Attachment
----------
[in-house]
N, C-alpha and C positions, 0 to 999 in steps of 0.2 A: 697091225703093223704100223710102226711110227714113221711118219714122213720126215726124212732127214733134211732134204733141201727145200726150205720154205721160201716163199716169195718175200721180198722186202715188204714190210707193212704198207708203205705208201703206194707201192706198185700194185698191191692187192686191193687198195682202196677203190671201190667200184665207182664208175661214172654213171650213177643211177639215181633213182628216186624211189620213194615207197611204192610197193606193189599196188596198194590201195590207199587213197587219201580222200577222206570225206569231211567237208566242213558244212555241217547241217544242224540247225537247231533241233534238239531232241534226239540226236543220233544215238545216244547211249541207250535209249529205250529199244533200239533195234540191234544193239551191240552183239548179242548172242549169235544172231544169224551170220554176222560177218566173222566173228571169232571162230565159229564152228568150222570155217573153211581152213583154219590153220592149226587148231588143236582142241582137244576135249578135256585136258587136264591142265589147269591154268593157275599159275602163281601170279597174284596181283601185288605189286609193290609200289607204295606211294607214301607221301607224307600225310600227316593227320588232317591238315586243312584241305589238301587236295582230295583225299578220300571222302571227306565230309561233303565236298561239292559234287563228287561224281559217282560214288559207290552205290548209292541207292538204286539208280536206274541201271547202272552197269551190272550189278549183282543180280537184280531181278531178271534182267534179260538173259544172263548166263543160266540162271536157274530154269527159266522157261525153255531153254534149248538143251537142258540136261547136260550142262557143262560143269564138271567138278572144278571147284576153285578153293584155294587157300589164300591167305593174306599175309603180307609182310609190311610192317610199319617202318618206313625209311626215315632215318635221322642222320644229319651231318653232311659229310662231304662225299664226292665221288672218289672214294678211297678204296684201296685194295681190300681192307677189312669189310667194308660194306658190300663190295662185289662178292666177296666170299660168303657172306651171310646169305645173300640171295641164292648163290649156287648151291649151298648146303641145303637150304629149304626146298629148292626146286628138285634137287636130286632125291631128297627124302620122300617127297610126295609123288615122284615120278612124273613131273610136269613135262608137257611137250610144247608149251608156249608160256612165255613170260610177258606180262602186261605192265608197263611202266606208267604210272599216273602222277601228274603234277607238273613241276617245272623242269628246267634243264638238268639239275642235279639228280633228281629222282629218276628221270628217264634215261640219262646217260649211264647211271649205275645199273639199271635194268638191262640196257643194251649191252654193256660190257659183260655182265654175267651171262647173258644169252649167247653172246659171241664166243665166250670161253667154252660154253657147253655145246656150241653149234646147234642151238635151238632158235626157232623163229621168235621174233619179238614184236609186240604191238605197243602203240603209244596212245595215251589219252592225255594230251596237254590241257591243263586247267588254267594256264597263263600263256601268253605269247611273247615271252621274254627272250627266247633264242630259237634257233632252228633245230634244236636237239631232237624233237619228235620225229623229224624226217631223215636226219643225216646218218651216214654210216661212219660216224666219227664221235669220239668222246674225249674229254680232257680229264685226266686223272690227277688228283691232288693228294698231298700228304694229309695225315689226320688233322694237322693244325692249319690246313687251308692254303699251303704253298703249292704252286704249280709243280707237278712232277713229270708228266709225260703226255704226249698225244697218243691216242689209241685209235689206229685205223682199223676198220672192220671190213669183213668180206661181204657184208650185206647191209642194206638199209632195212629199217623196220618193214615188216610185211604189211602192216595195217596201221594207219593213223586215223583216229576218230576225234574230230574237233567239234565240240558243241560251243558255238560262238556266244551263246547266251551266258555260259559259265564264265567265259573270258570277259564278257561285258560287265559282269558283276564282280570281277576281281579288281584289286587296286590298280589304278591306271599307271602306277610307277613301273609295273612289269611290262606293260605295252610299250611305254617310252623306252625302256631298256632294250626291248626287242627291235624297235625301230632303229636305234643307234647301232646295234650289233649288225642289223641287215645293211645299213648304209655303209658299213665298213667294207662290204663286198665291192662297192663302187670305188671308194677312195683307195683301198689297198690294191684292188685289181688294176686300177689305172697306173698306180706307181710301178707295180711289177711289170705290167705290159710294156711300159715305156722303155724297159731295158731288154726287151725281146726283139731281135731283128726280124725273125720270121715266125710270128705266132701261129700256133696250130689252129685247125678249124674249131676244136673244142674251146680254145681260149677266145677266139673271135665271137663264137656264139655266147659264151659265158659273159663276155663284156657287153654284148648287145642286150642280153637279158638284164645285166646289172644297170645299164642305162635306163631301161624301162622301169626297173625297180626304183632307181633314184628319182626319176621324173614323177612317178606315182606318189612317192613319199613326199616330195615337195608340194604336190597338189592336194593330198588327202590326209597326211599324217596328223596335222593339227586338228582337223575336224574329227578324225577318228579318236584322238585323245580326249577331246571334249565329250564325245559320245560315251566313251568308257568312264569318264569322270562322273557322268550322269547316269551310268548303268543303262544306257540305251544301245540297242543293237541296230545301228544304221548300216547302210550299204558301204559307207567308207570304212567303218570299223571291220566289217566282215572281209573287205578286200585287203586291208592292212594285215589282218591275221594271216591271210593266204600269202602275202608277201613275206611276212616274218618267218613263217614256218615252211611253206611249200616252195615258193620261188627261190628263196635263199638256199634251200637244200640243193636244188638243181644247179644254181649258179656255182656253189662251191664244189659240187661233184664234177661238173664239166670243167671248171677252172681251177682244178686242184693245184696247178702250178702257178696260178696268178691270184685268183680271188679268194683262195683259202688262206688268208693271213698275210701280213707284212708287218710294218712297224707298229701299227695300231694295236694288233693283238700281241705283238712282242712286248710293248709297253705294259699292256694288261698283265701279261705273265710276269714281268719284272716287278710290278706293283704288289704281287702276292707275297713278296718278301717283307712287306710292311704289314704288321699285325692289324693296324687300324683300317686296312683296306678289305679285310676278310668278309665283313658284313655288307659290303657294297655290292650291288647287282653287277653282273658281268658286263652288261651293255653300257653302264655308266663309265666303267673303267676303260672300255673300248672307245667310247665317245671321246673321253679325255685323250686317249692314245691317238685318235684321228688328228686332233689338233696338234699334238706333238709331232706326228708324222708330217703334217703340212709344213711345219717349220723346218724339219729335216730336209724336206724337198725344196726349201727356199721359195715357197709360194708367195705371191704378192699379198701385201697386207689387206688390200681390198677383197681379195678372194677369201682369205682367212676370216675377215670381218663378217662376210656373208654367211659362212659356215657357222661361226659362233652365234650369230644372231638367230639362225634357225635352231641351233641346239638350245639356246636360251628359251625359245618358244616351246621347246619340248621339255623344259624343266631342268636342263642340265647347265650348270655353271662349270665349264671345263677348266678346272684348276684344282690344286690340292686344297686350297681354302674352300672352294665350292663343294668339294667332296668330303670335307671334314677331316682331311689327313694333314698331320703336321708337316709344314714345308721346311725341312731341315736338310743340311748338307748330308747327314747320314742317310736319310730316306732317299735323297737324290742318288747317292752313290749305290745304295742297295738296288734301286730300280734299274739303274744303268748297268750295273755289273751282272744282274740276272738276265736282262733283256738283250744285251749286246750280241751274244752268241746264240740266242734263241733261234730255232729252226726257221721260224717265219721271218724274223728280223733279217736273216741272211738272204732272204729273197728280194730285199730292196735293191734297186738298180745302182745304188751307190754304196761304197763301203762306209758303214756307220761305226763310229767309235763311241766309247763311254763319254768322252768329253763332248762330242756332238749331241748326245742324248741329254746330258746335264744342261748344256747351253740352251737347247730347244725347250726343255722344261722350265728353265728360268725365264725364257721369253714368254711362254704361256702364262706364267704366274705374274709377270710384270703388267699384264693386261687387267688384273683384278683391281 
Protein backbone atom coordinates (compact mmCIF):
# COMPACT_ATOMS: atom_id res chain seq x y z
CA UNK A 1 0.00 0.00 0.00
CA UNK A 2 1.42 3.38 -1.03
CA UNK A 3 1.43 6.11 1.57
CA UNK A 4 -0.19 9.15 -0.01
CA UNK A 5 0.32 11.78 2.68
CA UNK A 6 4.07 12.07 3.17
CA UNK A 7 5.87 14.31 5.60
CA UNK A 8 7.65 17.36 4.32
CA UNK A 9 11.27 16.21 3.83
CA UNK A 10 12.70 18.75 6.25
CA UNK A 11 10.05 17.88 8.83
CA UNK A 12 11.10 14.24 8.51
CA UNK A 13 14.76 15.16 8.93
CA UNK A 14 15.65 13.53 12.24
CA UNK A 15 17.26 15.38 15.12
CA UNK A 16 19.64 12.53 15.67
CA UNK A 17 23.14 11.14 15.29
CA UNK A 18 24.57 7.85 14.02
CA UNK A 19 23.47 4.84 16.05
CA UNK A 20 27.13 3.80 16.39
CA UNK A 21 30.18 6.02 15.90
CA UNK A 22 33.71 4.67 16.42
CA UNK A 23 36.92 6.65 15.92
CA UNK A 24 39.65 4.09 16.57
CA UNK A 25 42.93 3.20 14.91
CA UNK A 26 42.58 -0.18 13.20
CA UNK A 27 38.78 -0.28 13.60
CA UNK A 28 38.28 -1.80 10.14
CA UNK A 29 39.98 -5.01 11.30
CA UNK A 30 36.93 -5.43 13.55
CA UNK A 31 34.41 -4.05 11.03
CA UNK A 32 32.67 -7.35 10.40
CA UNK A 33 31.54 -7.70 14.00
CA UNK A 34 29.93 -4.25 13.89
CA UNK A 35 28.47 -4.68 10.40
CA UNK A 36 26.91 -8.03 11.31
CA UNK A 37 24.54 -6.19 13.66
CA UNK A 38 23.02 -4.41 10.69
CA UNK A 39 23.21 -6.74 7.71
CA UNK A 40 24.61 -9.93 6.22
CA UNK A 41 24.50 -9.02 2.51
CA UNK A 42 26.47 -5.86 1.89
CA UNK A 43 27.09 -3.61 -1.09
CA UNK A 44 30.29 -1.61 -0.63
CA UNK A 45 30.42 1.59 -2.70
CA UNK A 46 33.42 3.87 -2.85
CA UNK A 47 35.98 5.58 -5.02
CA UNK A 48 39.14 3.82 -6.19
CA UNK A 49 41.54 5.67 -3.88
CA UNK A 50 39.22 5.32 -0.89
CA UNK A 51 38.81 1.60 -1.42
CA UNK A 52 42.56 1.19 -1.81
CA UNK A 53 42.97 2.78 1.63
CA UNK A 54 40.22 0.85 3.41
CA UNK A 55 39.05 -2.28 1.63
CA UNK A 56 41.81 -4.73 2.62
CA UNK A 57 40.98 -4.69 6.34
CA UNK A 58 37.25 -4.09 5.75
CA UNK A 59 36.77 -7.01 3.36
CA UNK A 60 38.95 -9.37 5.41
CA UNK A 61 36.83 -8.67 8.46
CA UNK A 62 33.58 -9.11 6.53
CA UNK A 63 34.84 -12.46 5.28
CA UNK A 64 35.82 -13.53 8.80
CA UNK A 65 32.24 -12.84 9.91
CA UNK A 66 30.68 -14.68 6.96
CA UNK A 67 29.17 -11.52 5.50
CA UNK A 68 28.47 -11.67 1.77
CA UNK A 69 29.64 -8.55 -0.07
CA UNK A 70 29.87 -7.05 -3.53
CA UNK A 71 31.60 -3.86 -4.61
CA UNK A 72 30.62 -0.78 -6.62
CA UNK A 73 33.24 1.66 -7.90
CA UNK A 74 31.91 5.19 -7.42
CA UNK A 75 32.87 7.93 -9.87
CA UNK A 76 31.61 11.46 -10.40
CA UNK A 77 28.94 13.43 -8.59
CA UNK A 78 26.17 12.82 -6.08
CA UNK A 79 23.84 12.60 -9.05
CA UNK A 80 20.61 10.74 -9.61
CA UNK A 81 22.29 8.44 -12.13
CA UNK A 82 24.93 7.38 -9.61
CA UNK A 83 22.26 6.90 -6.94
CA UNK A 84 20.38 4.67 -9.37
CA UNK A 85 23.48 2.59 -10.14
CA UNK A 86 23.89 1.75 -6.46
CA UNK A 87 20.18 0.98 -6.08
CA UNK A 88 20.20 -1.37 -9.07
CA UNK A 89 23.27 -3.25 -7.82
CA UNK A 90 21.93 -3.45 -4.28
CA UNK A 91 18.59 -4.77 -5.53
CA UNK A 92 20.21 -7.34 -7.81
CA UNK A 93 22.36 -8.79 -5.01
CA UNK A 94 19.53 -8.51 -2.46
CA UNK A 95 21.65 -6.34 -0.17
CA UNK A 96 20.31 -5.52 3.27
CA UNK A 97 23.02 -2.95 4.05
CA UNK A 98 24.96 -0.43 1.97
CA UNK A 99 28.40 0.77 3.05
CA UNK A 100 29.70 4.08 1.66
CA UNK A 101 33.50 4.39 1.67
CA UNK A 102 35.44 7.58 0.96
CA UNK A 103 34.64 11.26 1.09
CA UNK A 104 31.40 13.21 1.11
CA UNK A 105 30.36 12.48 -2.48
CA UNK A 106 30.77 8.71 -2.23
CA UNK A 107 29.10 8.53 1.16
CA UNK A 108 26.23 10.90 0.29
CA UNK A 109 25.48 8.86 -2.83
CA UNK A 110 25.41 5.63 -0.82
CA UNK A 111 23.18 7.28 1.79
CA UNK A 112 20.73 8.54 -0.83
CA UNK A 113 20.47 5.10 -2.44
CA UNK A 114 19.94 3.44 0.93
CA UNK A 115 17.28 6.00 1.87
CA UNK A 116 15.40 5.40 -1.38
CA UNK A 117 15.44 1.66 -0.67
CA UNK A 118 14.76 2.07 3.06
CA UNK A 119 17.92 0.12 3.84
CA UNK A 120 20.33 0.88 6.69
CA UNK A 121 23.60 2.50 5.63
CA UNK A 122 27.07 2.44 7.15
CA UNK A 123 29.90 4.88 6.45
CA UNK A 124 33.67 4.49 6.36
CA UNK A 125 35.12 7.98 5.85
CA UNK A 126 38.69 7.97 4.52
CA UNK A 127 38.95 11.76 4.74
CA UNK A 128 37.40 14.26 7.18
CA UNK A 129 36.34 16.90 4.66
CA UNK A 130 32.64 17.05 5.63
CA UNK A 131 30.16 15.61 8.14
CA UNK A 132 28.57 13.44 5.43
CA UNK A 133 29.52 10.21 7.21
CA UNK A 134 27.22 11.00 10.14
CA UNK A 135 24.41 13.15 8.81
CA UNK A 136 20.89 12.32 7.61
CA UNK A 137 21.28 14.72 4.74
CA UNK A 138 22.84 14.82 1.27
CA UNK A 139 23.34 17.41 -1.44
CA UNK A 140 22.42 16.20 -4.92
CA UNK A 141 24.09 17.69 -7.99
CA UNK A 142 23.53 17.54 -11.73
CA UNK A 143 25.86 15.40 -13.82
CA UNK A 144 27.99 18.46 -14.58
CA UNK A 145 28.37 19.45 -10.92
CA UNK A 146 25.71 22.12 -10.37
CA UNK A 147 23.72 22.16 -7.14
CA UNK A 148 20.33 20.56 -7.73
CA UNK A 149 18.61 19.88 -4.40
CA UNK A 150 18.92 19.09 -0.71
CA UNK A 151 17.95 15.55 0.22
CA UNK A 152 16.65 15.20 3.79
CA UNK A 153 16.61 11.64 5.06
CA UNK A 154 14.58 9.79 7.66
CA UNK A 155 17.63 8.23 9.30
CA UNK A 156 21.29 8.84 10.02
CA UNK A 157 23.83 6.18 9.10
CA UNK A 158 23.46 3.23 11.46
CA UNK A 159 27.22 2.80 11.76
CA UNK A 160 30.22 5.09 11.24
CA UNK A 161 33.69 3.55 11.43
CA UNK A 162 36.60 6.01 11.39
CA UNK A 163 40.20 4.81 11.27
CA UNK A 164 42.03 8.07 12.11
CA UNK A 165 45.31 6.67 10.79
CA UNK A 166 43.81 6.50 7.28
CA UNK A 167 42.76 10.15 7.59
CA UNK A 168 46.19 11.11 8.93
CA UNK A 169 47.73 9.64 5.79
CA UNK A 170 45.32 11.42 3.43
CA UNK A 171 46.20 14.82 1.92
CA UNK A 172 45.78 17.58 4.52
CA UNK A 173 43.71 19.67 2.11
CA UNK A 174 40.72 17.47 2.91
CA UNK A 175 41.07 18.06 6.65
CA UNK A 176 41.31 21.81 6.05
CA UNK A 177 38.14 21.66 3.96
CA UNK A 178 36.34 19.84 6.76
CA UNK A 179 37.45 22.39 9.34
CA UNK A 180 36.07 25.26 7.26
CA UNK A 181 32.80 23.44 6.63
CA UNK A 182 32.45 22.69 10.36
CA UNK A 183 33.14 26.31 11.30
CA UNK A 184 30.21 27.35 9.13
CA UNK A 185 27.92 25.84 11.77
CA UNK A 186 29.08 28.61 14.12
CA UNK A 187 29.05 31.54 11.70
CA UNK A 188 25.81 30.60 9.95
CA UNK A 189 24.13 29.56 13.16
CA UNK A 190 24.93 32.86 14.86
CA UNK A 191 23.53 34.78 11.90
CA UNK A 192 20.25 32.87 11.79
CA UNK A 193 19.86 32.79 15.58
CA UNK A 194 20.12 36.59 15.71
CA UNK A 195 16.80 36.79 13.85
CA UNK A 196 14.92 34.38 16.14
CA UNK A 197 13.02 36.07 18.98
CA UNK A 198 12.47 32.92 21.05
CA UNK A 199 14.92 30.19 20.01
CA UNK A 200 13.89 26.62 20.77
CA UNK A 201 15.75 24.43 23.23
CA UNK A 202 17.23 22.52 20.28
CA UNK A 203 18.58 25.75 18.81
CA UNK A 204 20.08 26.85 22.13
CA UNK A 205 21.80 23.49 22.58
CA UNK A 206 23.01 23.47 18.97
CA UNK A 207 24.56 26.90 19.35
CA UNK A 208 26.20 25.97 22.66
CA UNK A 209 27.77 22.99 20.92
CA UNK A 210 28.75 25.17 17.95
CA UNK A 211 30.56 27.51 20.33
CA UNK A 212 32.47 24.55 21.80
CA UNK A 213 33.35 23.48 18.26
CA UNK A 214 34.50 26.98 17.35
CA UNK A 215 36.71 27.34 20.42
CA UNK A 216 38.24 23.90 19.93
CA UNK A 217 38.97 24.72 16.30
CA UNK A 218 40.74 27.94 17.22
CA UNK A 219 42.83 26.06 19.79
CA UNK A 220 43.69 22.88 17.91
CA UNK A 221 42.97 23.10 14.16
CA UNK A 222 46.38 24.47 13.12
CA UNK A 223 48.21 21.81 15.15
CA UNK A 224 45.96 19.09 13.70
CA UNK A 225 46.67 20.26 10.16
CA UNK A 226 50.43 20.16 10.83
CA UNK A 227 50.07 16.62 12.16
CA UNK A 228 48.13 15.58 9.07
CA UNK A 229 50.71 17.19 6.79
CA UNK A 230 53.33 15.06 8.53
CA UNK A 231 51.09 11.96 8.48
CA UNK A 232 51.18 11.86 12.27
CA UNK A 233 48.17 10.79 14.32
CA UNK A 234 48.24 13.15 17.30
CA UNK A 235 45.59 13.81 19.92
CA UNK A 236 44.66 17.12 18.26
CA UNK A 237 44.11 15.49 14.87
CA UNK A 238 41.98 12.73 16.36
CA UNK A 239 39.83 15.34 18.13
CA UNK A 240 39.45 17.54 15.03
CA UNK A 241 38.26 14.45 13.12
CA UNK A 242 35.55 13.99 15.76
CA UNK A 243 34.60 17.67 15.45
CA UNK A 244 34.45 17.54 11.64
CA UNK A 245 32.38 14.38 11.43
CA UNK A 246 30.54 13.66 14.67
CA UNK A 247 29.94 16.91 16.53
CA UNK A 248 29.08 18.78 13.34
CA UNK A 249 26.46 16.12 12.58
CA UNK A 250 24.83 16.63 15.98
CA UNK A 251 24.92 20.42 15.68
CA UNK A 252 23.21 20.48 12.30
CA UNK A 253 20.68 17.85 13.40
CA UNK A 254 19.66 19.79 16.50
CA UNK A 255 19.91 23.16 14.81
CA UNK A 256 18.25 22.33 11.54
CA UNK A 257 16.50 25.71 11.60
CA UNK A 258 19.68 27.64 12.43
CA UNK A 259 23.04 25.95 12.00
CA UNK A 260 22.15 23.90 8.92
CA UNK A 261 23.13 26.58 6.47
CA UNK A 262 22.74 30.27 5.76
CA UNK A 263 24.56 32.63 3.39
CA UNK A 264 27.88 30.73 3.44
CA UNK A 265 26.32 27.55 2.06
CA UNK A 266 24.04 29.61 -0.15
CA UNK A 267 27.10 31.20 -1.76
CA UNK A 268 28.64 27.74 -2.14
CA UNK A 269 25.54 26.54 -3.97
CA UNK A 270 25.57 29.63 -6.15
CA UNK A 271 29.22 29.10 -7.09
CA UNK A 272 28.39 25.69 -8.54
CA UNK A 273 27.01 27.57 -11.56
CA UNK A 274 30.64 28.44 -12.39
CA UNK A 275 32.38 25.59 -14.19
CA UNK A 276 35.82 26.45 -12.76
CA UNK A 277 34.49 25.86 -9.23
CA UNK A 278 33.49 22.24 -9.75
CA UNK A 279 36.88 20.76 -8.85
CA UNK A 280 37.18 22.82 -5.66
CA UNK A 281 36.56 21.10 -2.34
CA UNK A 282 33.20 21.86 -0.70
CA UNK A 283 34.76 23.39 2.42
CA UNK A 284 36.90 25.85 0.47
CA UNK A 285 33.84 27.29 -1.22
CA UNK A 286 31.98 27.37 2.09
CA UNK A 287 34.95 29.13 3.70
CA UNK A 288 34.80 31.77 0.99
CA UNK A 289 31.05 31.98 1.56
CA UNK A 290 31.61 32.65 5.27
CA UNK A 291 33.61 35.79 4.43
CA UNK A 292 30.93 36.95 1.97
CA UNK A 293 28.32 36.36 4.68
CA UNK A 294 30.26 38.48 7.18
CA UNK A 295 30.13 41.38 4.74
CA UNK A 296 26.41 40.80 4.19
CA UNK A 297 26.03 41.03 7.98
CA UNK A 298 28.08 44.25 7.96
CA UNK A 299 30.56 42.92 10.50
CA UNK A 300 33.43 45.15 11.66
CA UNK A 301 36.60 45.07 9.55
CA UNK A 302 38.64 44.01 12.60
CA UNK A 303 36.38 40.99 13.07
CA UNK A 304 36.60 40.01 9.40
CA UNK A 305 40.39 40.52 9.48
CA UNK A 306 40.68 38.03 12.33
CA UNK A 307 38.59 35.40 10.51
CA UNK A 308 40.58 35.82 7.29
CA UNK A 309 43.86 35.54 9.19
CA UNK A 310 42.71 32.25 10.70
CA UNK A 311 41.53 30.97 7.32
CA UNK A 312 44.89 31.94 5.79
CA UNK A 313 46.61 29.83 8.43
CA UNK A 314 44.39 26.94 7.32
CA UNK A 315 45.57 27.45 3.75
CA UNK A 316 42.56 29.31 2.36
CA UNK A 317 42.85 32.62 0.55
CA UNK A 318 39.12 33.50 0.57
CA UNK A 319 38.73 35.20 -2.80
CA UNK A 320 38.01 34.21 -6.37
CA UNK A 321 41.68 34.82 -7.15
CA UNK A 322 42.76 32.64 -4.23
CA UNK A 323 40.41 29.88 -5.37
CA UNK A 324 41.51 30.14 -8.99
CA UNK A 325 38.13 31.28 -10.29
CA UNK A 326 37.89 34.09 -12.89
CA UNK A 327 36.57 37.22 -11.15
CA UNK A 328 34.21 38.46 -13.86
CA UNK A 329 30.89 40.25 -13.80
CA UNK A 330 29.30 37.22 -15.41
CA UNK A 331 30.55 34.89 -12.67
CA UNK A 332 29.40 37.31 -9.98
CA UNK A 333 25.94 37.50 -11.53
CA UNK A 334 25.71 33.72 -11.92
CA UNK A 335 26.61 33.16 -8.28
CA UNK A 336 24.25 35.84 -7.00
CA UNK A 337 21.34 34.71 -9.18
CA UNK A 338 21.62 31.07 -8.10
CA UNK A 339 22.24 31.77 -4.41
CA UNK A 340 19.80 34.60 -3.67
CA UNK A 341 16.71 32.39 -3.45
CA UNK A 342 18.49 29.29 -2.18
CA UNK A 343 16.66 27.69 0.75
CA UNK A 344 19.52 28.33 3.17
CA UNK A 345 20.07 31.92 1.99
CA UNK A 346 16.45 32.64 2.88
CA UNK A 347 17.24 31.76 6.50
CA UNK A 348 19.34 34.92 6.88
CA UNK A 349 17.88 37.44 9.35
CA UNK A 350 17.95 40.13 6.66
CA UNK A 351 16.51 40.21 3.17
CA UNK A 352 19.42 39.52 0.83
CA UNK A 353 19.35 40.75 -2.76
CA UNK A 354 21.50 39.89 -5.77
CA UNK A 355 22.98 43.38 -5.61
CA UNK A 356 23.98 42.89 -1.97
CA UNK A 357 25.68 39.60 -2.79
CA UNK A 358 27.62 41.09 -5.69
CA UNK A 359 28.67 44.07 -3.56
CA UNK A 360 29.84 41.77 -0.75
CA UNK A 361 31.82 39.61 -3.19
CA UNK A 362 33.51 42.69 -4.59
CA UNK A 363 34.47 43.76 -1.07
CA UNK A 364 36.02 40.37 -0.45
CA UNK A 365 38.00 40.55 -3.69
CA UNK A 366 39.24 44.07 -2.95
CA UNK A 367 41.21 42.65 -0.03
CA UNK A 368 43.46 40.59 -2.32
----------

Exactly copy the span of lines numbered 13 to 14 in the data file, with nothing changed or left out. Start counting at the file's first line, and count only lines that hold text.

CA UNK A 9 11.27 16.21 3.83
CA UNK A 10 12.70 18.75 6.25